In the comments to Kate’s heroin post below, Peter says that heroin was a drug of productivity for Charlie Parker.
Well, to rule that out, or, to say it is the truth, would require one to be able to look pretty far into Parker’s soul, and most particularly, into his musical genius. One would have understand what he did musically, from what sources and elements he did it, and what conditions, inspirations, limits, pathologies, and connections allowed him to make the breakthroughs.
So I can’t rule out the possibility that his heroin (and other drug) use was a necessary ingredient of all that. And even if not necessary, I do suspect that the music would have been somewhat different had he never touched the stuff.
I think the safer estimation of Parker’s artistry is to regard his heroin use as more incidental to it than integral. Again I do not know, but I do know the latter idea was proposed, used, and caught up in a certain mythology that developed around Parker that is really quite vile.
Martha Bayles, in Hole in Our Soul , describes this mythology thusly:
Not all the beats embraced bebop, but to an ardent coterie in Greenwich Village, it was the holy grail. And more than any other bebop musician, Parker . . . became this coterie’s hero. As jazz impresario Robert Reisner wrote . . . “To the hipster, Bird was a living justification of their philosophy . . . He is amoral, anarchistic, gentle, and overcivilized to the point of decadence.” To the beat poet Ted Joans, Parker was a fantasy figure: “Bird is not with us tonight but he is a drawing room at the bottom of the ocean where hipsters like Rimbaud, Appolinaire, Whitman, Eluard, and Desnos read poetry and perform erotic oral sex acts with all the dead European whores of the classic era.”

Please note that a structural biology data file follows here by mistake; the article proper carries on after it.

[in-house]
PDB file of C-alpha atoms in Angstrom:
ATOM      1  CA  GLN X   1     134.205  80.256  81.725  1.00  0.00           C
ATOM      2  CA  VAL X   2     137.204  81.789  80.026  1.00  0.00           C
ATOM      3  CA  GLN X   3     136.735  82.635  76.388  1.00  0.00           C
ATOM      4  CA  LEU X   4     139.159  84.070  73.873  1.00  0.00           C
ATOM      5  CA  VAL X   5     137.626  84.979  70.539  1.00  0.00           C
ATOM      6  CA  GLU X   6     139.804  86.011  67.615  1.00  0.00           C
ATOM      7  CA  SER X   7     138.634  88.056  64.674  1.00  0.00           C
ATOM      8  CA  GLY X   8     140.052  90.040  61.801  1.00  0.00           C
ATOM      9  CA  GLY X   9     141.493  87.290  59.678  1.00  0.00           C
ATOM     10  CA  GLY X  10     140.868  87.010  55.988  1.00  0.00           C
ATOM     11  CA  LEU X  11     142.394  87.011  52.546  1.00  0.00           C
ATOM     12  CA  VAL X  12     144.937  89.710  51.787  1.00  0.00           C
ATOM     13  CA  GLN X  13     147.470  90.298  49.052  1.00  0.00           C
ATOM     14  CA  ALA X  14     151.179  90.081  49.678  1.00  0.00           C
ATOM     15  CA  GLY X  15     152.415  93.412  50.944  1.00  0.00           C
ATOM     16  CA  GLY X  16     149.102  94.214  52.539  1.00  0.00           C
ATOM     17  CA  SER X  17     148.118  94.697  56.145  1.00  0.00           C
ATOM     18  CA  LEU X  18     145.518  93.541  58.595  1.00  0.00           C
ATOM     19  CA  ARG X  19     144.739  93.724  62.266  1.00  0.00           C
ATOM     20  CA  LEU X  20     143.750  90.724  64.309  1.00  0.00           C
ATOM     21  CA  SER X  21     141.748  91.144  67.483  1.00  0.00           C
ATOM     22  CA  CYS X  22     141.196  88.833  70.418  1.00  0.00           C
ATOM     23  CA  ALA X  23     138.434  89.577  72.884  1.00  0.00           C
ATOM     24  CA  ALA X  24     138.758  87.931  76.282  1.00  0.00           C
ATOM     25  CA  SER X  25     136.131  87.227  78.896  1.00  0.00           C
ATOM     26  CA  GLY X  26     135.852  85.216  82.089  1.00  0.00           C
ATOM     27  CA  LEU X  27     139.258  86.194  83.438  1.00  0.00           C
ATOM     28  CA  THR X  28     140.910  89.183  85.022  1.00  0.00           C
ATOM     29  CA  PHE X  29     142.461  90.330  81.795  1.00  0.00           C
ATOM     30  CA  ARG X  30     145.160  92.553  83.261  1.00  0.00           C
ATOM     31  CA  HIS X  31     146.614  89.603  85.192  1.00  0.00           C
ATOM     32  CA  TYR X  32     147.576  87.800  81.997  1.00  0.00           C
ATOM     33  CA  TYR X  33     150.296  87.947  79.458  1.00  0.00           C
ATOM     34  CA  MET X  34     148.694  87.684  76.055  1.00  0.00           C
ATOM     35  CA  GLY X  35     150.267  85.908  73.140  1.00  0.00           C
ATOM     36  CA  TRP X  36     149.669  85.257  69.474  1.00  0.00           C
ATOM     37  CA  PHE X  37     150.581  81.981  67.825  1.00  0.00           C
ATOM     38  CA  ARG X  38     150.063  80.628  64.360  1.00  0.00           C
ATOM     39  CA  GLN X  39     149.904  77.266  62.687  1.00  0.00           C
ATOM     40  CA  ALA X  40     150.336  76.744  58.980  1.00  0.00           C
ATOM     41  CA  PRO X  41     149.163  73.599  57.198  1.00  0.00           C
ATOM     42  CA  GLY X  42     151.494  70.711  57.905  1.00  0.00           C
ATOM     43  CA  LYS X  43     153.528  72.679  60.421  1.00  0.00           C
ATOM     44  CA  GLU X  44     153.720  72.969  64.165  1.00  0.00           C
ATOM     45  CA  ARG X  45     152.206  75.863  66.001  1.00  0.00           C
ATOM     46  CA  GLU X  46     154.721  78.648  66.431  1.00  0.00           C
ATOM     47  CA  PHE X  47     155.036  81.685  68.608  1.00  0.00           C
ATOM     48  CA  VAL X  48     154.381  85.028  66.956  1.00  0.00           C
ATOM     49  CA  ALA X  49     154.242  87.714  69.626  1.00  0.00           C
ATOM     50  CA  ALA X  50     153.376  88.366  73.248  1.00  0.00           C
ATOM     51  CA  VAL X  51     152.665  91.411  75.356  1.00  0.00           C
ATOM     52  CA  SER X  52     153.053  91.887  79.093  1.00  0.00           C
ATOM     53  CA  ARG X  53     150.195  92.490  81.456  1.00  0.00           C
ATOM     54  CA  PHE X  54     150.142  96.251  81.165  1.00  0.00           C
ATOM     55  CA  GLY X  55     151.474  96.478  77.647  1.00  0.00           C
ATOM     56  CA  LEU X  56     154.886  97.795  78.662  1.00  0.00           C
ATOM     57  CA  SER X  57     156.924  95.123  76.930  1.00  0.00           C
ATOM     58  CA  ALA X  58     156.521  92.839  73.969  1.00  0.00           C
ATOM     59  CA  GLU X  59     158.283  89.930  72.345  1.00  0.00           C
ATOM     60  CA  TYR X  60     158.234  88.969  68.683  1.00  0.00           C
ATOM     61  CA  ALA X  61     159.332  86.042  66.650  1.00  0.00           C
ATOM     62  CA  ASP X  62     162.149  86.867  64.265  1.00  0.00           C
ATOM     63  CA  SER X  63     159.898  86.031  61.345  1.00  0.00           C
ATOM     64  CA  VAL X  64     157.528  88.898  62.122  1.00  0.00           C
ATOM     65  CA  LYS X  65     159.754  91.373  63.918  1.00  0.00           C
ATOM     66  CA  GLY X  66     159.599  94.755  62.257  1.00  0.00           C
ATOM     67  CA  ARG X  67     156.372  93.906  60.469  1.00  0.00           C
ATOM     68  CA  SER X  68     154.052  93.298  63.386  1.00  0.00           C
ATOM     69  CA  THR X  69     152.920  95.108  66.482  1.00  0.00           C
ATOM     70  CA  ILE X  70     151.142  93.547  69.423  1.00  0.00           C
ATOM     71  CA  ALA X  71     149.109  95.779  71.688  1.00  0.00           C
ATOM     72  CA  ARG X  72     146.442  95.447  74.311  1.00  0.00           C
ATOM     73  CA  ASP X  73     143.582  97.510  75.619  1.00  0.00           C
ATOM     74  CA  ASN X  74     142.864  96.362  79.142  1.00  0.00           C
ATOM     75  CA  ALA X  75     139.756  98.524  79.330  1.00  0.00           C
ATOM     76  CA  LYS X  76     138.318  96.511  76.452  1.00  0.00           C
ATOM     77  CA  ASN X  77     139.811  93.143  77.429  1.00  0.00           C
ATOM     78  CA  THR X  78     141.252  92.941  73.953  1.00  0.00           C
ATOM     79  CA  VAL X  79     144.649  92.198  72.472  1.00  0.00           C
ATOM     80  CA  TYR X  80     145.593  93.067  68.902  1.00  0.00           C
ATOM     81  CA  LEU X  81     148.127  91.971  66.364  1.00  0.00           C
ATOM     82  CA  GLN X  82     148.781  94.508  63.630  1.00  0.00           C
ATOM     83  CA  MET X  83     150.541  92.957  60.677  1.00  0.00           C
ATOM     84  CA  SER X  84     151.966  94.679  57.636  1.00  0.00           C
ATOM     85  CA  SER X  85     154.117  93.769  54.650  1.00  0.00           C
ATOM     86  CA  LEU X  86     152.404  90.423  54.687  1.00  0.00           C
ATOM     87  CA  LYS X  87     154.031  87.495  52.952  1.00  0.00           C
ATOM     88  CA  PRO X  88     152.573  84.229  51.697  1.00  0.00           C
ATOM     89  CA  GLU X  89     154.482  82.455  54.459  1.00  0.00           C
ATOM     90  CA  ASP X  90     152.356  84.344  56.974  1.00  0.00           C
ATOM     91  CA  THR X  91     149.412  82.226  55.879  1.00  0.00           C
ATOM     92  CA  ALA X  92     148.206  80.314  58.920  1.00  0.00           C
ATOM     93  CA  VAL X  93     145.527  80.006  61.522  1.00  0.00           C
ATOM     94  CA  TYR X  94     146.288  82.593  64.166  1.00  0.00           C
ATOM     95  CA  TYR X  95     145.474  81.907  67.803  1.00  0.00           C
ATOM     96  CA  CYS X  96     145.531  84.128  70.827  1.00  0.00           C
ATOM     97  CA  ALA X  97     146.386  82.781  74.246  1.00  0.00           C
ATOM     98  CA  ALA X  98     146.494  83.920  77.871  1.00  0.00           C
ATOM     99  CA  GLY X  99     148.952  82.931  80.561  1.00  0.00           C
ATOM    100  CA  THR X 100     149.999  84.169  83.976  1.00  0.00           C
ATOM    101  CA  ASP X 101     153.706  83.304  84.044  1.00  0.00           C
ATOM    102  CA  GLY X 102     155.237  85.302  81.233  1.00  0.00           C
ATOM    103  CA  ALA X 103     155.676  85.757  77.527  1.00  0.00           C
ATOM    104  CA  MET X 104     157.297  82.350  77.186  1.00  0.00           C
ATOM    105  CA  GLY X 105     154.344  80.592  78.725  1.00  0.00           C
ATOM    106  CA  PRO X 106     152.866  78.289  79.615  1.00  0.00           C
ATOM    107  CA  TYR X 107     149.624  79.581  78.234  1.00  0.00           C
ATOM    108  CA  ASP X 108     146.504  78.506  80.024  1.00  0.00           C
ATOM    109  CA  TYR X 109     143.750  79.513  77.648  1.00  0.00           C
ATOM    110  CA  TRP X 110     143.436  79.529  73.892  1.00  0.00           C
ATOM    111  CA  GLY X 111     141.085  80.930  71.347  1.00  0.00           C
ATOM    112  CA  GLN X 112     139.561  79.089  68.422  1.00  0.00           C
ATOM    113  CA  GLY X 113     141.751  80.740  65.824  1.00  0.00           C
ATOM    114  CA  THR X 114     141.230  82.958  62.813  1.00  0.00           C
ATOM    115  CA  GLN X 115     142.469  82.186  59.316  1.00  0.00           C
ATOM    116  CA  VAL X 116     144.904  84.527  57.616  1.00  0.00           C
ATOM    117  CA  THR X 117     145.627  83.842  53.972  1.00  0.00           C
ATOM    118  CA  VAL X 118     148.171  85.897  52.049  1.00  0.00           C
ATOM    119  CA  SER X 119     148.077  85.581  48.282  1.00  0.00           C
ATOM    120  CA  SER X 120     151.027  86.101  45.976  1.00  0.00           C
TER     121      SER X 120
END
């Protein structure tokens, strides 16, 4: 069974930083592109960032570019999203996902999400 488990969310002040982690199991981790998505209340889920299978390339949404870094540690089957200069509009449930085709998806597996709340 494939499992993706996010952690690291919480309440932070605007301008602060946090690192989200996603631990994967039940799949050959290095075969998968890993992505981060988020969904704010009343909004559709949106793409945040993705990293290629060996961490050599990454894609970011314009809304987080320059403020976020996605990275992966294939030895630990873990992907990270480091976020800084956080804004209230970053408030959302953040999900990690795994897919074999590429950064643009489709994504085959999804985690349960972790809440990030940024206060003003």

The reader will note that Joans did not invite Picasso and Braque to his lower-depths house party. That is because the cubists did not submerge themselves in irrational chaos. Rather they sought an emotionally powerful but rationally-ordered exploration of form—which is exactly what Parker sought, although you would never know it from the tributes of the beats. In recent years the world has been treated to the sordid details of Picasso’s personal life . . . If these details had been available in the 1950s, Joans would no doubt have admitted Picasso to the beat pantheon, too . . .
. . . All observers agree that Parker was a freeloader, a philanderer, a glutton, a liar, an alcoholic, and drug addict. They also agree he was generous, chivalrous, candid, and self-denying to a fault. In sum, he was a deeply troubled soul whose creativity was constantly at war with his self-destructiveness. If his mental and psychological powers had been any less prodigious, his creativity would never have won any victories at all, and the beats would have taken no more notice of him than of any other human wreckage staggering past on the sidewalk . . .
[Parker] craved a greater knowledge of European modernism, from Stravinsky to Edgard Varèse, whom he once asked to teach him composition . . . But unfortunately Parker’s strength was not up to the task of denying the only acclaim he ever received from the literary artistic world outside jazz.
Thus, as Ralph Ellison put it:
The pathos of his life lies in the ironic reversal through which his struggles to escape what in Armstrong is basically a make-believe role of clown—which the irreverent poetry and triumphant sound of his trumpet makes even the squares aware of—resulted in Parker’s becoming something far more “primitive”: a sacrificial figure whose struggles against personal chaos, on stage and off, served as entertainment for a ravenous, sensation-starved, culturally disoriented public which had but the slightest notion of its real significance.
The truth is, had someone been able in the late 40s to get Parker to kick heroin, we would have to regard them as some kind of American cultural hero. That is, one thing we can know is that heroin robbed us of many more years of Parker-productivity. The man had plenty more music, and musical development, in him, to say nothing of a life to live out also.
I’ll leave you with his “Just Friends,” from the “with strings” album that confounds the beatnik image of his music.